"They stick these swabs up your nose. When I say up your nose, I'm talking way further up your nose than I knew the nose ever goes. I have a new understanding of my face now," said personal finance podcaster Paula Pant of getting the COVID-19 test. "It's an incredibly, incredibly awkward test."

Soon, however, those seeking to find out whether they have caught the coronavirus may not have to learn the hard way that their nasal passages travel halfway to their brain. The Food and Drug Administration has endorsed a new type of spun synthetic swab developed by U.S. Cotton, a subsidiary of privately held Parkdale-Mills, that can effectively collect samples closer to the front of the nose.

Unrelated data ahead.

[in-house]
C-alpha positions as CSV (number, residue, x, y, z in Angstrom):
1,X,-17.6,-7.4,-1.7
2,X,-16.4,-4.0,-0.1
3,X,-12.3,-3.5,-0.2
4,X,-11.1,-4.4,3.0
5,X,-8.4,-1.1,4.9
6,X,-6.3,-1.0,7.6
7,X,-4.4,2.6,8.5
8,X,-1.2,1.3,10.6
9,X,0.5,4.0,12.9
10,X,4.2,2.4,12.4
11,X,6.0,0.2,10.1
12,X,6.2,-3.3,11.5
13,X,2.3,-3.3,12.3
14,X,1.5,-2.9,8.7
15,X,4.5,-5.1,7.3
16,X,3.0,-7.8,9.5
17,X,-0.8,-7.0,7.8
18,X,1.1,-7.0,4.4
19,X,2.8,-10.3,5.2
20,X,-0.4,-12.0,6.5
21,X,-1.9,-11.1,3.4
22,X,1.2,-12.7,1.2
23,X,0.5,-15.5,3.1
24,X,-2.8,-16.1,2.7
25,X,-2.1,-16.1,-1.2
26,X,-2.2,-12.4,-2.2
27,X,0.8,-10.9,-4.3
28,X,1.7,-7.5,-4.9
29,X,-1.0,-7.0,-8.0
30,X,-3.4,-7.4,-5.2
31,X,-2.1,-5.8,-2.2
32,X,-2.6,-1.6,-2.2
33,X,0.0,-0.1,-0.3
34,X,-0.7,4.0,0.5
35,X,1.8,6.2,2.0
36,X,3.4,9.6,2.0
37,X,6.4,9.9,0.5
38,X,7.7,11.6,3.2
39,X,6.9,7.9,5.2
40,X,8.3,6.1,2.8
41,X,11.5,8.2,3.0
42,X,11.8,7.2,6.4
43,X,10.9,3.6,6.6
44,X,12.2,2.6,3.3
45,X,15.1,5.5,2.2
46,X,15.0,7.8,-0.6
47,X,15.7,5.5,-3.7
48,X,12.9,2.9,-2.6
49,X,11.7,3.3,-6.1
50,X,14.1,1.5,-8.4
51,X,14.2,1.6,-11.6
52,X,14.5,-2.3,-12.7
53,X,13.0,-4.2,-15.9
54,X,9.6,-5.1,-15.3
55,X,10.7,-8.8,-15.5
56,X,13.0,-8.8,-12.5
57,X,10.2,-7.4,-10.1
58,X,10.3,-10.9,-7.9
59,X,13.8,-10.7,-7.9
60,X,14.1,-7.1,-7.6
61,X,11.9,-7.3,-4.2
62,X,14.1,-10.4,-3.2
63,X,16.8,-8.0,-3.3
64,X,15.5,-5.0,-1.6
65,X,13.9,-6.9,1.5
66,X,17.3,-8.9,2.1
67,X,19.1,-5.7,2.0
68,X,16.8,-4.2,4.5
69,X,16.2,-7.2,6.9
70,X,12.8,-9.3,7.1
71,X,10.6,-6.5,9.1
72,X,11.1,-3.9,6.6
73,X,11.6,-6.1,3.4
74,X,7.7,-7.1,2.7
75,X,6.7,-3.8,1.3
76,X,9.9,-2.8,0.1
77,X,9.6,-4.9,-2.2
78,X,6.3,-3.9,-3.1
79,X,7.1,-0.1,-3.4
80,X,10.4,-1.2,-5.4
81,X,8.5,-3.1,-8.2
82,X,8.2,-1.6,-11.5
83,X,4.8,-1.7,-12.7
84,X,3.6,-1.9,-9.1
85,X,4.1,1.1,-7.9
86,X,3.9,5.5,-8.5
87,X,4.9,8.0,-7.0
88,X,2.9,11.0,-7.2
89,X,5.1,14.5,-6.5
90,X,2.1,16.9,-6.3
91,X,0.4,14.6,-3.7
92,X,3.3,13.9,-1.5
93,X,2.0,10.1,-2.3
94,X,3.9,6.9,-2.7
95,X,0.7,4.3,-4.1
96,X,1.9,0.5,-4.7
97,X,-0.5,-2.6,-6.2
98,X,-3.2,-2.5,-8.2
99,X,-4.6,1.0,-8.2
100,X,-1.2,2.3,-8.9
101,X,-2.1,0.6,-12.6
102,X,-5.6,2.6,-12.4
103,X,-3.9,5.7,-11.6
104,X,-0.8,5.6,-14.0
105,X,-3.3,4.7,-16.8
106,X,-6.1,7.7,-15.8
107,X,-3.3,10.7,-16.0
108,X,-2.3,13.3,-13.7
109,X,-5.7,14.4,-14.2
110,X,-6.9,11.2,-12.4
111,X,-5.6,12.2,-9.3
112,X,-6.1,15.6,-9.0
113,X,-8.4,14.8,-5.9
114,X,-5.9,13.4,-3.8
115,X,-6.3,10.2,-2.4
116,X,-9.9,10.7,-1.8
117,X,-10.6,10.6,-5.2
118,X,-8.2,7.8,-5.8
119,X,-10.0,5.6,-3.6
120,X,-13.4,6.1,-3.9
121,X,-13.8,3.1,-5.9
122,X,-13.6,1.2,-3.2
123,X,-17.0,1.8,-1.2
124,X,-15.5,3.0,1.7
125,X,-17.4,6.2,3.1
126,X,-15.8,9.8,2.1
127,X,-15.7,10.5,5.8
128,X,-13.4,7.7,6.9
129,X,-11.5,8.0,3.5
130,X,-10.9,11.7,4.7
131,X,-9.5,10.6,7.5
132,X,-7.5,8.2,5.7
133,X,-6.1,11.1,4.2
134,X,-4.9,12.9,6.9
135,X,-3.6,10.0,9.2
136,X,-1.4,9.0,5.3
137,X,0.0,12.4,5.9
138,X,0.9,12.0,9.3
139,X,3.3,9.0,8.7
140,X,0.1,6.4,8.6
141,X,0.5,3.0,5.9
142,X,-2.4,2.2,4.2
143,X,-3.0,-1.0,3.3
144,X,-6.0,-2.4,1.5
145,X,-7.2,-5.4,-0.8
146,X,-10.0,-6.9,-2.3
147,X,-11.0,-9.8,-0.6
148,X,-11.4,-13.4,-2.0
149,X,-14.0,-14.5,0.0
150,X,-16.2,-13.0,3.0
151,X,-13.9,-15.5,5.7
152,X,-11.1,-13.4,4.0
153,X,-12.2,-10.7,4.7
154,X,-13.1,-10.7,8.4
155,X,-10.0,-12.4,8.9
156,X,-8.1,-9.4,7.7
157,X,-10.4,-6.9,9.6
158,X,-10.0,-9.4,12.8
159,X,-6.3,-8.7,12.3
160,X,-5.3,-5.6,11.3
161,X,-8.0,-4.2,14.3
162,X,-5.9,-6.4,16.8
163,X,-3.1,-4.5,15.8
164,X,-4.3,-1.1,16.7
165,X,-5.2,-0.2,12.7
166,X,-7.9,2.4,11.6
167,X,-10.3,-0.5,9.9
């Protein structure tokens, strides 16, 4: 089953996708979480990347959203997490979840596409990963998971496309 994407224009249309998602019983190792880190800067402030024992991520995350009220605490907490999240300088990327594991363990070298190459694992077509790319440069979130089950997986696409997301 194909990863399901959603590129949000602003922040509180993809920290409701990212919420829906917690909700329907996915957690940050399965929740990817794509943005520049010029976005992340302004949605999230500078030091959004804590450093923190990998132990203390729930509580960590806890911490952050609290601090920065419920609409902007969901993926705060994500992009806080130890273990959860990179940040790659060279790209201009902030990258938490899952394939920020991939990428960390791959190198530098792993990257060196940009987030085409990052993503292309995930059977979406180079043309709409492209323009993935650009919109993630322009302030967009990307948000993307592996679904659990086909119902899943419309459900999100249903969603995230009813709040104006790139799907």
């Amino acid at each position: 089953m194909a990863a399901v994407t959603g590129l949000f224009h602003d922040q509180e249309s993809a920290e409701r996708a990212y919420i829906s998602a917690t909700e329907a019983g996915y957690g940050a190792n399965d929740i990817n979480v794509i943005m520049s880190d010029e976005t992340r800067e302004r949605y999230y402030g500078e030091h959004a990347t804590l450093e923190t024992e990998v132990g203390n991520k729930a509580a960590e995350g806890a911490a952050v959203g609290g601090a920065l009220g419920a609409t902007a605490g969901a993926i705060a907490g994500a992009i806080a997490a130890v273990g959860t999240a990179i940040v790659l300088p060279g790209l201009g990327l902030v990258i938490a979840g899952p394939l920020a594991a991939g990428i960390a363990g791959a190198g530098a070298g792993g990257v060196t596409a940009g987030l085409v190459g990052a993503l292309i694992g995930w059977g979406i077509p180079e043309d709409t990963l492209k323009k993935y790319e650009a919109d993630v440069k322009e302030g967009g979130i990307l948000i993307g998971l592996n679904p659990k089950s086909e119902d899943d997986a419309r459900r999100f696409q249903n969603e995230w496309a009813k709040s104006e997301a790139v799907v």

A study led by UnitedHealth Group (NYSE:UNH) in conjunction with Quantigen and the Bill and Melinda Gates Foundation showed that when patients self-administered the swab to the front part of the nostril and mid-nose, they collected samples that allowed tests to successfully detect the coronavirus.  The study also validated the use of readily available saline solution to transport the samples rather than traditional viral transport media, which are in short supply.

Man getting a nasal swab by a healthcare worker

Image source: Getty Images.

Last month, UnitedHealth released a study showing that people could effectively collect their own COVID-19 test samples, but that was using foam swabs, which aren't as readily available as polyester swabs.

"We appreciate the work of these collaborators to consider how these test supplies could be broadly distributed to meet not only the testing needs of the United States but also global needs around the pandemic. All of these actions by these American organizations will help continue to expand our testing capability," FDA Commissioner Stephen Hahn said in a statement.